By Peter Funt
This may not be politically correct, but it's politically intriguing: Increasingly on television, the more conservative women are in their views, the more liberal they are in flaunting their sexuality.
Television favors attractive people, both women and men, regardless of their politics — that's a given. But when it comes to female hosts and commentators, there is an unmistakable difference between the way conservatives dress and are shown on camera as compared to their liberal counterparts.
The numerous examples include Kimberly Guilfoyle, the severely made-up, short-skirted analyst on Fox News Channel, and Andrea Tantaros, her equally provocative co-host on the political talk show "The Five." When MSNBC launched a competing program called "The Cycle" a few weeks ago, it hired as its lone conservative S. E. Cupp, the articulate Cornell graduate who, in her previous role at Fox, was known for delivering commentaries with her legs propped salaciously on the anchor desk.
The issue isn't brains or beauty. Most of cable-TV's women, across the political spectrum, have plenty of both. It's about style, image and, make no mistake about it, deliberate packaging decisions by TV producers.
Sarah Palin helped create the model, and Fox News has been largely responsible for advancing it. To some viewers it creates an apparent contradiction between on-screen imagery and basic conservative social standards.
Cupp blames the media establishment for making females' appearance an issue. "The liberal media always has a difficult time dealing with pretty, conservative women," she said, prior to joining MSNBC. "They just don't know what to make of it."
But what is it about the conservative audience that seems to prefer its female commentators dressed like they're headed to a cocktail party, while progressive viewers favor more subdued business attire? What are producers really aiming for when they calculatingly place Guilfoyle and Cupp in what studio crews call the "leg chair," insuring that viewers can ogle them from head to toe?
In the prescient political drama "The West Wing" Emily Proctor played an overtly sexy Republican lawyer, working among generally plain-Jane Democrats in Jed Bartlet's White House. "I don't think whatever sexuality I have diminishes my power," Ainsley Hayes tells female colleagues. "I think it enhances it." The phenomenon is known as "lipstick feminism" and "stiletto feminism."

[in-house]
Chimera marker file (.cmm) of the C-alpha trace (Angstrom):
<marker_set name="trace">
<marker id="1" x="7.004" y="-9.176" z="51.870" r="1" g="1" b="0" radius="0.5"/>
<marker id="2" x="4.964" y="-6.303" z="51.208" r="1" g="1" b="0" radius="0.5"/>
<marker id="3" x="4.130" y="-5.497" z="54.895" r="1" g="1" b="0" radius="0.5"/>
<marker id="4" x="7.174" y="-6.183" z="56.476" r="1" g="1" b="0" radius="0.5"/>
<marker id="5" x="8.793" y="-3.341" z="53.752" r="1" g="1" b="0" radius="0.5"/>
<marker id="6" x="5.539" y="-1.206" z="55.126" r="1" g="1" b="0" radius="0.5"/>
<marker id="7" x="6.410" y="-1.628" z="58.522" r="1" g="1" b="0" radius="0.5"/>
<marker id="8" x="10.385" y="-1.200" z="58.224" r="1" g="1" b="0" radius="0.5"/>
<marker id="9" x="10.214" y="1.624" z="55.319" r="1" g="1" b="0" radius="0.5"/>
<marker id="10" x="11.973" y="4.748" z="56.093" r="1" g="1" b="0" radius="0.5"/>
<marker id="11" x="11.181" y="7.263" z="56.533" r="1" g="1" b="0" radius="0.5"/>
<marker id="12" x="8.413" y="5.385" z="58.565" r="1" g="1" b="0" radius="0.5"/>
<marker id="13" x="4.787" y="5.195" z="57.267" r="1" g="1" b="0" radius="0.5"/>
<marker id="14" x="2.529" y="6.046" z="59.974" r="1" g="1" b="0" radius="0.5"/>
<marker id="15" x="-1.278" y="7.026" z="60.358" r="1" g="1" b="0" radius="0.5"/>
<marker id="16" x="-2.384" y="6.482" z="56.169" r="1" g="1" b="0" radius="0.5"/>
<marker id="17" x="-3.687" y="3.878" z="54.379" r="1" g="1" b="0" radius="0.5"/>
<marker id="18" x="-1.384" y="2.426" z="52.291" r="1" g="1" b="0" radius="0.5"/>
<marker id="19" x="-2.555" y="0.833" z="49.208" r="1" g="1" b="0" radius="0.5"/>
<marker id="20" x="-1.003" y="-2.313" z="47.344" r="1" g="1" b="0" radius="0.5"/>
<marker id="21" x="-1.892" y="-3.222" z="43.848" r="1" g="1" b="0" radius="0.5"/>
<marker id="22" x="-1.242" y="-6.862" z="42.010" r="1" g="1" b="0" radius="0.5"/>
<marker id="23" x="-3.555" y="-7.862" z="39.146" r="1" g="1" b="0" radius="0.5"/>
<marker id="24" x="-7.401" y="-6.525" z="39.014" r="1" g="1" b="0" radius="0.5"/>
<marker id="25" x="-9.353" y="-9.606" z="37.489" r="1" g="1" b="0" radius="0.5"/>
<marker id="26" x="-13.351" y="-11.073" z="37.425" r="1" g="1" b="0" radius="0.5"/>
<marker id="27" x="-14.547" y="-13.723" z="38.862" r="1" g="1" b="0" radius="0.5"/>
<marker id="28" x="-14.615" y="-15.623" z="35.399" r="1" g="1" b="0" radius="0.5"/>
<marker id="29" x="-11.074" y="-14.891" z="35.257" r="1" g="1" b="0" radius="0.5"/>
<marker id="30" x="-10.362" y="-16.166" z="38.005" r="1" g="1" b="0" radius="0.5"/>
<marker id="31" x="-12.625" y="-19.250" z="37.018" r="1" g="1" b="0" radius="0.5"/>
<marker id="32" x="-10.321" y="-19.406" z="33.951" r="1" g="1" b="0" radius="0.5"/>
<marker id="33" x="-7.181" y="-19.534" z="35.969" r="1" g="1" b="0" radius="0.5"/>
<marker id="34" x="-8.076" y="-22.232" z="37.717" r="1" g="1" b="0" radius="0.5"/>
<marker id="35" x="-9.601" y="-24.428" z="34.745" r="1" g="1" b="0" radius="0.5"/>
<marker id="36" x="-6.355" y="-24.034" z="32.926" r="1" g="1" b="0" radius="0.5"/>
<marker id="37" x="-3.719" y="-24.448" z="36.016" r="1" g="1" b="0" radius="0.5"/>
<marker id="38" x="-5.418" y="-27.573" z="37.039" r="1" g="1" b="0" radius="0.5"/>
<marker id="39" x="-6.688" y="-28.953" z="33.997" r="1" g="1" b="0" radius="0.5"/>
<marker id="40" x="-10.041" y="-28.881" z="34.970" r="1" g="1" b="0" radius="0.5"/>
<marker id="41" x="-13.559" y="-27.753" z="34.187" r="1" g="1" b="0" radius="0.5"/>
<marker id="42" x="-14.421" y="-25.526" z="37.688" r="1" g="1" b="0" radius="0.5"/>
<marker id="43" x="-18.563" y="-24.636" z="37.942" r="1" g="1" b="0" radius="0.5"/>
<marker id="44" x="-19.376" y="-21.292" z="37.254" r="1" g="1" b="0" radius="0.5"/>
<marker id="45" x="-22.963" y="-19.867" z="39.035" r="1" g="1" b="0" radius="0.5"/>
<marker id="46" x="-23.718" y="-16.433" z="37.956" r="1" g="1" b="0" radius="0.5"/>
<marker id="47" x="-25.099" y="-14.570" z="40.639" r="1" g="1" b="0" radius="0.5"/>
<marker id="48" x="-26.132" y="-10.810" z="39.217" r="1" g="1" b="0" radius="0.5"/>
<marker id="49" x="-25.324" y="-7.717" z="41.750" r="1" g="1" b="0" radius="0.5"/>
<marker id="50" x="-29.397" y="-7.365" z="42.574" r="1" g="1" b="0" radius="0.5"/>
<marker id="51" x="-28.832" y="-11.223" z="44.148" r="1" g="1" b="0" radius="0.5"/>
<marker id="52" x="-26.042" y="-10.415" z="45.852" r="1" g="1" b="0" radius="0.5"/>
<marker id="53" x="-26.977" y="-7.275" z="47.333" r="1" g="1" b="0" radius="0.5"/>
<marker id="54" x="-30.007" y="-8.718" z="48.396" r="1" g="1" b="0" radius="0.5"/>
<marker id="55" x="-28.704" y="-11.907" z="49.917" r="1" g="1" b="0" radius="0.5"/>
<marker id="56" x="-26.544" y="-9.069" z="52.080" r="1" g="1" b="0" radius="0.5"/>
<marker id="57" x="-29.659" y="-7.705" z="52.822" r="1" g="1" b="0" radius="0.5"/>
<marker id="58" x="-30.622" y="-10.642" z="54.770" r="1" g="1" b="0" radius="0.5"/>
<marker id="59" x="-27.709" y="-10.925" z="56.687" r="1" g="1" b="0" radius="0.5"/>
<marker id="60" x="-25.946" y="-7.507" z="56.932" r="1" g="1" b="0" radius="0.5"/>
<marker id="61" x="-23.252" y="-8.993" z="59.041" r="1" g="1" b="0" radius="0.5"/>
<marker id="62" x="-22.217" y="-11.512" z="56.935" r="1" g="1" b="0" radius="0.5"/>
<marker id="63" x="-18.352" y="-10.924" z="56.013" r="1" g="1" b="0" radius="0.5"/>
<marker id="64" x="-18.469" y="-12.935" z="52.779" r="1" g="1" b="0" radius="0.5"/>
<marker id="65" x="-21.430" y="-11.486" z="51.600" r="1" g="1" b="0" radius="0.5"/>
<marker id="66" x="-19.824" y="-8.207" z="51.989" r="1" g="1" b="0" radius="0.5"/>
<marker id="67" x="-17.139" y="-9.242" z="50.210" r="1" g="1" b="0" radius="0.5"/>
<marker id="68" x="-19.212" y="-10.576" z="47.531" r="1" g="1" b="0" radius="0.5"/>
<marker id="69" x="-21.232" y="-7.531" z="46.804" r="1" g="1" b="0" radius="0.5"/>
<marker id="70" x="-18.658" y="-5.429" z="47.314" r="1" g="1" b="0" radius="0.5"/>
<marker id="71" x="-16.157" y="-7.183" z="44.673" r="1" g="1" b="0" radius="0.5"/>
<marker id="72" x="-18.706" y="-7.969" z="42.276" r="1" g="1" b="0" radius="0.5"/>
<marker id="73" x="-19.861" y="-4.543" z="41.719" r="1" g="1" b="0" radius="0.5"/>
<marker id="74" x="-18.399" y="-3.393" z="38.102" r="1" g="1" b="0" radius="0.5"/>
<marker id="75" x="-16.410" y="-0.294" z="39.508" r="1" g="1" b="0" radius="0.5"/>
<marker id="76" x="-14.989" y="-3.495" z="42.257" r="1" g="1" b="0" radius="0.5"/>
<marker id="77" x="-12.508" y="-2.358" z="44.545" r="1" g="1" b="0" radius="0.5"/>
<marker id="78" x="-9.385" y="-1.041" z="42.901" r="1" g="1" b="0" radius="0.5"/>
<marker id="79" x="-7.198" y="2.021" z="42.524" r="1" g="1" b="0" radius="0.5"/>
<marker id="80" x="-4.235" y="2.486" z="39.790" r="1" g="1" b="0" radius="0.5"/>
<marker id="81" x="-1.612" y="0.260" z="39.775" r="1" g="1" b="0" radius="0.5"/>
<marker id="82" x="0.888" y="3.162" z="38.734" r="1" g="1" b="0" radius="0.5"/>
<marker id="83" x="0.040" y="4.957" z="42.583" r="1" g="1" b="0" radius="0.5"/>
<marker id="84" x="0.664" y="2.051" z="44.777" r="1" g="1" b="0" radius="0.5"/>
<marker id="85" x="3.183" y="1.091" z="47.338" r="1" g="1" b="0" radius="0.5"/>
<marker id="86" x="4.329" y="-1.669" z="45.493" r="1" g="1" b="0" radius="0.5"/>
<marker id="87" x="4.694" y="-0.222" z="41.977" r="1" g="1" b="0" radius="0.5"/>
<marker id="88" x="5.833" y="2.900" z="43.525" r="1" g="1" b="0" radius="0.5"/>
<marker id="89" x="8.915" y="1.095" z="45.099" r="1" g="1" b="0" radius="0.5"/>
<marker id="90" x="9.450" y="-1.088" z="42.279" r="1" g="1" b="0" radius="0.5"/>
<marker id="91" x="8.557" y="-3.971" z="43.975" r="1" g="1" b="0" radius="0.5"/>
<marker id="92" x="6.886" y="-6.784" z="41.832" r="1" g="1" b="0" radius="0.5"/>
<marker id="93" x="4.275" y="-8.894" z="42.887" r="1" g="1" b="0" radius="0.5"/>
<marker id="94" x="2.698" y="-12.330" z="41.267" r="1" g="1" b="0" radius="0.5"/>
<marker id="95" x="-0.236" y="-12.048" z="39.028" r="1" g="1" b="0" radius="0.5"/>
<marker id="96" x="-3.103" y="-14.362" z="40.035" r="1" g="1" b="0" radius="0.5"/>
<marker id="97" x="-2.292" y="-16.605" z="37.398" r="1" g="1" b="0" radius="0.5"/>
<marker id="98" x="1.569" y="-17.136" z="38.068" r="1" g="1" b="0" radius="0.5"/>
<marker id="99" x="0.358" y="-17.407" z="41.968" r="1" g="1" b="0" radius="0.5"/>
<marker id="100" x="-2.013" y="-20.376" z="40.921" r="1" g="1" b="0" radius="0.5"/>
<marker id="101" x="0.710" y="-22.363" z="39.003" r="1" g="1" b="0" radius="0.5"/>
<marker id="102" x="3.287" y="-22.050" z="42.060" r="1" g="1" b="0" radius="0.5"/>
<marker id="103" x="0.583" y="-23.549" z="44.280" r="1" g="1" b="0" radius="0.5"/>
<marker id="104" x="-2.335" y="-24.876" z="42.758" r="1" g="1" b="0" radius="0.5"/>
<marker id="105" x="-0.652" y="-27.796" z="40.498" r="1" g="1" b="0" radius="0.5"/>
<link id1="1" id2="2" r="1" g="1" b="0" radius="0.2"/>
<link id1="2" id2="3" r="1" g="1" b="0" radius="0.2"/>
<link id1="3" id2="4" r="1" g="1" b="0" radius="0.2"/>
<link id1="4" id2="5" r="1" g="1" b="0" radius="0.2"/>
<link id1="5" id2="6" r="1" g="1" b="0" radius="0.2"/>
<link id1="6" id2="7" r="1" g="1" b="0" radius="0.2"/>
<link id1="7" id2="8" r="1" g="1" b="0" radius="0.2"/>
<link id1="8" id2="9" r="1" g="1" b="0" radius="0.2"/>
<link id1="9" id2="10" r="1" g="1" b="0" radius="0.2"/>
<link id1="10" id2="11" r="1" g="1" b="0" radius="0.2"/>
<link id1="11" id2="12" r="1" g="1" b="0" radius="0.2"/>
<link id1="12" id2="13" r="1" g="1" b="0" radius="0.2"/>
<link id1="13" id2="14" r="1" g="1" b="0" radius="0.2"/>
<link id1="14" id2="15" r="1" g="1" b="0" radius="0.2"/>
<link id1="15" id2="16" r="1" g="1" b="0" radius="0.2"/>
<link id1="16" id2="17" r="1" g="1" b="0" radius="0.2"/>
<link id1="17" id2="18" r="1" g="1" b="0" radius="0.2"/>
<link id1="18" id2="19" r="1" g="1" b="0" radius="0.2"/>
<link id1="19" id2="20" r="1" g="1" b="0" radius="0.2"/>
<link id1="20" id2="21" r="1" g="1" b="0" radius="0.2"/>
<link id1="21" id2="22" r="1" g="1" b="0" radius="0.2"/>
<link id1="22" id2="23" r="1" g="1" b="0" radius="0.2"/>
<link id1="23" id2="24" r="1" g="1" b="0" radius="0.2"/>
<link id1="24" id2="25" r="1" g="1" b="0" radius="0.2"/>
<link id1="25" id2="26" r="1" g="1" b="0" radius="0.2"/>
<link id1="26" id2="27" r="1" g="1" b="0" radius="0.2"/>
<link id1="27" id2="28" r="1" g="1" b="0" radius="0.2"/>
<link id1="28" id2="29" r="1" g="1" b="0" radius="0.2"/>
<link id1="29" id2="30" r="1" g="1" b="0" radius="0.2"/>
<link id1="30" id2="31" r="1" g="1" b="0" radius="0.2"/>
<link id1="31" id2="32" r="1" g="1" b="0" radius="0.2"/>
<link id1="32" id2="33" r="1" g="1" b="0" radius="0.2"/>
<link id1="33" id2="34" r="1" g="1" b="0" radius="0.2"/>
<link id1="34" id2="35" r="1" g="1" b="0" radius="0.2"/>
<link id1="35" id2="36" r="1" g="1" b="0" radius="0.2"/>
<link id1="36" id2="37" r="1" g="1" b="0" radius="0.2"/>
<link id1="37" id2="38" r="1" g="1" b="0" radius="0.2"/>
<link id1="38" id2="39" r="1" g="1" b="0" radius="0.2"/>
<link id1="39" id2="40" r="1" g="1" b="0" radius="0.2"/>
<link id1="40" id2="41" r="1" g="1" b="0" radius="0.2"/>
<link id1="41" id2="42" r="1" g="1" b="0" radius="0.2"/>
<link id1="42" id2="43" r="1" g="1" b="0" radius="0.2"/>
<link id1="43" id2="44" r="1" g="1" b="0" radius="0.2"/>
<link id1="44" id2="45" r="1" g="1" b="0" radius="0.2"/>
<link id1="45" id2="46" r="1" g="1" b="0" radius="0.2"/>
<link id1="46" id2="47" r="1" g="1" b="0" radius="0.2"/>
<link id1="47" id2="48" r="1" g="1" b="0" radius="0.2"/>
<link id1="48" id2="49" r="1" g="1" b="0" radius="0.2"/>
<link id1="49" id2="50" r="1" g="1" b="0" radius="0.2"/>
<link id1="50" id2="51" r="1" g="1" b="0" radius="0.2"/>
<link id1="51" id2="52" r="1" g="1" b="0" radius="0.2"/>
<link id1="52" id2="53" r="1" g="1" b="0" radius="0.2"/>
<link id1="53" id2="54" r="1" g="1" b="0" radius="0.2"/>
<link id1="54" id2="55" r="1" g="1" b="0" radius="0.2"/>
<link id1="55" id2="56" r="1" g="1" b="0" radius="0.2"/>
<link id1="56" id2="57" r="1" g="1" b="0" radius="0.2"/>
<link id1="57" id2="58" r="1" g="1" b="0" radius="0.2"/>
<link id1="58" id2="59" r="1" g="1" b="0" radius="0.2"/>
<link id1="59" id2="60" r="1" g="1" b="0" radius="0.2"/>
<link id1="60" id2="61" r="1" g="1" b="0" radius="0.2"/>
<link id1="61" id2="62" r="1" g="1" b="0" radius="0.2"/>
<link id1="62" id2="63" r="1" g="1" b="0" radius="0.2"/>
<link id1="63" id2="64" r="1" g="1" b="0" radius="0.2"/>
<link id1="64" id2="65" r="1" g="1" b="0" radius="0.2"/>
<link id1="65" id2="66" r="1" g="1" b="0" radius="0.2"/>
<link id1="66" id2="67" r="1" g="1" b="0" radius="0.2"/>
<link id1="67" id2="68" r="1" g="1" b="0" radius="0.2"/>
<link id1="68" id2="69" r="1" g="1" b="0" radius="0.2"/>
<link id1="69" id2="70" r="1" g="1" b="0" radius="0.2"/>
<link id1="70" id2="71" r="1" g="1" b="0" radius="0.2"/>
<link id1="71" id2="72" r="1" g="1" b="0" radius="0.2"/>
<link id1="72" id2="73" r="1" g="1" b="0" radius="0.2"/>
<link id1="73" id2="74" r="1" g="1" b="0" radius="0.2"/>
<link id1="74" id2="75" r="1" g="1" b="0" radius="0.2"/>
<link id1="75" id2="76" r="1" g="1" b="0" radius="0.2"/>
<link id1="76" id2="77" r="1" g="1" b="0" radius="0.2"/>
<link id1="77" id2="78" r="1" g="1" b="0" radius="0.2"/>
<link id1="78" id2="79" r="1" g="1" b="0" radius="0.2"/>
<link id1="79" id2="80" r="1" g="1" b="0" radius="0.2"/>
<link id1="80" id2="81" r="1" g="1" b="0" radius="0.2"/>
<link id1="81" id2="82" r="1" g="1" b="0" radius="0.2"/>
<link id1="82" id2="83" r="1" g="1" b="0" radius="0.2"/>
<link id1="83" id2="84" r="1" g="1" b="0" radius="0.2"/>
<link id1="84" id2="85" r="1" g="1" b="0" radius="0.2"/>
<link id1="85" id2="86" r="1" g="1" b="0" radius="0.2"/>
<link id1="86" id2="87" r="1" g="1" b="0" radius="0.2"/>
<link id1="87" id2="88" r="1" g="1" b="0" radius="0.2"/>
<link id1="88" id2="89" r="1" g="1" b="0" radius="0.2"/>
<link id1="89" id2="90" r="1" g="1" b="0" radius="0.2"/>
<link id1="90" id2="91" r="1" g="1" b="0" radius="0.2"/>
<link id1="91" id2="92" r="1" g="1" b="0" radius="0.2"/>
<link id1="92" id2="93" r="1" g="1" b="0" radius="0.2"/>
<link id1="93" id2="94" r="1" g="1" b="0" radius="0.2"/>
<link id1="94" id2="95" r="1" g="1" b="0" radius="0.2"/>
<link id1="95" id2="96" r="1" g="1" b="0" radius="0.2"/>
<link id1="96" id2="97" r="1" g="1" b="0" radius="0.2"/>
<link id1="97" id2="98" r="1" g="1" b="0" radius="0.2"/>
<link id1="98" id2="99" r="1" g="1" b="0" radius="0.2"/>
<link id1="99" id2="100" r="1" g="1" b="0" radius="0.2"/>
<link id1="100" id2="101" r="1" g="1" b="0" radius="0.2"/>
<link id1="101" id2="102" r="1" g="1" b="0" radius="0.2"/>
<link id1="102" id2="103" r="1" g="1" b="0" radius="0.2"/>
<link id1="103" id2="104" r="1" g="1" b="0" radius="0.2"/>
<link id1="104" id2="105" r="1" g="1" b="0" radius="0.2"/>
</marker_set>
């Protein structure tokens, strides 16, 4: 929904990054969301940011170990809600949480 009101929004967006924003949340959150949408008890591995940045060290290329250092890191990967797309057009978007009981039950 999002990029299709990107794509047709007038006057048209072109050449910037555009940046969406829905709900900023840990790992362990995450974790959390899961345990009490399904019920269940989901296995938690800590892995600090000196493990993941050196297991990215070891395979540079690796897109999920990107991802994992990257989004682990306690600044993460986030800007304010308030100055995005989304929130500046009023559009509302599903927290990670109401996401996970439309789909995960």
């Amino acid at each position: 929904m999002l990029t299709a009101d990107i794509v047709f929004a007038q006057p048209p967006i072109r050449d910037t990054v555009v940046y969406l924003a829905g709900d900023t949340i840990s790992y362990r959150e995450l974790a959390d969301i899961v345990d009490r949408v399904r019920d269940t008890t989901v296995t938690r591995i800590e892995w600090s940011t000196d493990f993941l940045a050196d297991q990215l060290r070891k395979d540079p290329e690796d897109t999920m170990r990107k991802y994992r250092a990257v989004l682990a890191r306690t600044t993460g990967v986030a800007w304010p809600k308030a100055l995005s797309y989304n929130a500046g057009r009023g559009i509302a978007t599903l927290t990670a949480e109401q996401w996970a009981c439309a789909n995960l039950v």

Whatever you call it, it's on display across the dial. There's Elizabeth Hasselbeck, the conservative with cover-girl looks on "The View," and Ann Coulter, the commentator who isn't particularly modest in promoting her opinion or appearance.
The flashy style preference among conservative women is a recurrent topic on Internet blogs. Lori Ziganto, once named one of the "20 Hottest Conservative Women in New Media," writes: "we embrace all aspects of our gender. As such, we have no problem looking pretty whilst vivisecting you verbally in an argument."
The televangelist Rev. Jim Osborne blogs: "I have noticed that Conservative/Republican women all seem to be very attractive while the Liberal/Democrat types are just God awful ugly. Why is that?" Osborne's theory: "Ugly women are angry at God for creating them that way, so they choose to rebel against God and embrace atheism and liberalism. The converse is true for attractive women."
Apparently the issue of style and appearance has become as contentious in social media — including cable — as politics itself. Osborne's ridiculous invective aside, women on TV seem divided on the very definition of feminism. Conservatives almost dare viewers to take them any less seriously because of their flashy appearance, while progressives see the superficial matter of style as a distraction.
Producers tend to favor whatever attracts viewers, and sexy commentators do attract a fringe audience, largely male, that tunes in for the visual stimulation. Conservatives are able to take advantage of this bonus because their core audience doesn't find it objectionable; liberals would appreciate the bonus but correctly assume that a majority of viewers would reject it.
Conservative women on TV — at least those willing to play along — are able to have their cheesecake without eating their words too.
Peter Funt is a writer and speaker and can be reached at www.CandidCamera.com